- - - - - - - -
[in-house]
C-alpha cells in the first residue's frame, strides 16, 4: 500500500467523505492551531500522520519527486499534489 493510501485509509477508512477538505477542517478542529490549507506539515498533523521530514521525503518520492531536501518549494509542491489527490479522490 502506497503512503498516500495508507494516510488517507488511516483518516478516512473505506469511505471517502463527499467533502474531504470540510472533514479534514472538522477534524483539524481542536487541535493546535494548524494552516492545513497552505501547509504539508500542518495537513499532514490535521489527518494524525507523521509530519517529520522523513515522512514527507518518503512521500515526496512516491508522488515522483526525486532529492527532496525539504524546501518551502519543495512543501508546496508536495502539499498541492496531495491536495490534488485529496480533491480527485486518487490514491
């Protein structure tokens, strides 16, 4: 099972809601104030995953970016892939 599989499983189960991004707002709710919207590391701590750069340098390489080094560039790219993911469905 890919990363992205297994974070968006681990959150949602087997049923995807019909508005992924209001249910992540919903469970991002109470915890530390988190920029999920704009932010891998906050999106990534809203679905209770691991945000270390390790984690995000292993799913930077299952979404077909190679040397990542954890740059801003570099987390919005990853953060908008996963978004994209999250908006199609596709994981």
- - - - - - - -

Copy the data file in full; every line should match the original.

[in-house]
C-alpha cells in the first residue's frame, strides 16, 4: 500500500467523505492551531500522520519527486499534489 493510501485509509477508512477538505477542517478542529490549507506539515498533523521530514521525503518520492531536501518549494509542491489527490479522490 502506497503512503498516500495508507494516510488517507488511516483518516478516512473505506469511505471517502463527499467533502474531504470540510472533514479534514472538522477534524483539524481542536487541535493546535494548524494552516492545513497552505501547509504539508500542518495537513499532514490535521489527518494524525507523521509530519517529520522523513515522512514527507518518503512521500515526496512516491508522488515522483526525486532529492527532496525539504524546501518551502519543495512543501508546496508536495502539499498541492496531495491536495490534488485529496480533491480527485486518487490514491
């Protein structure tokens, strides 16, 4: 099972809601104030995953970016892939 599989499983189960991004707002709710919207590391701590750069340098390489080094560039790219993911469905 890919990363992205297994974070968006681990959150949602087997049923995807019909508005992924209001249910992540919903469970991002109470915890530390988190920029999920704009932010891998906050999106990534809203679905209770691991945000270390390790984690995000292993799913930077299952979404077909190679040397990542954890740059801003570099987390919005990853953060908008996963978004994209999250908006199609596709994981």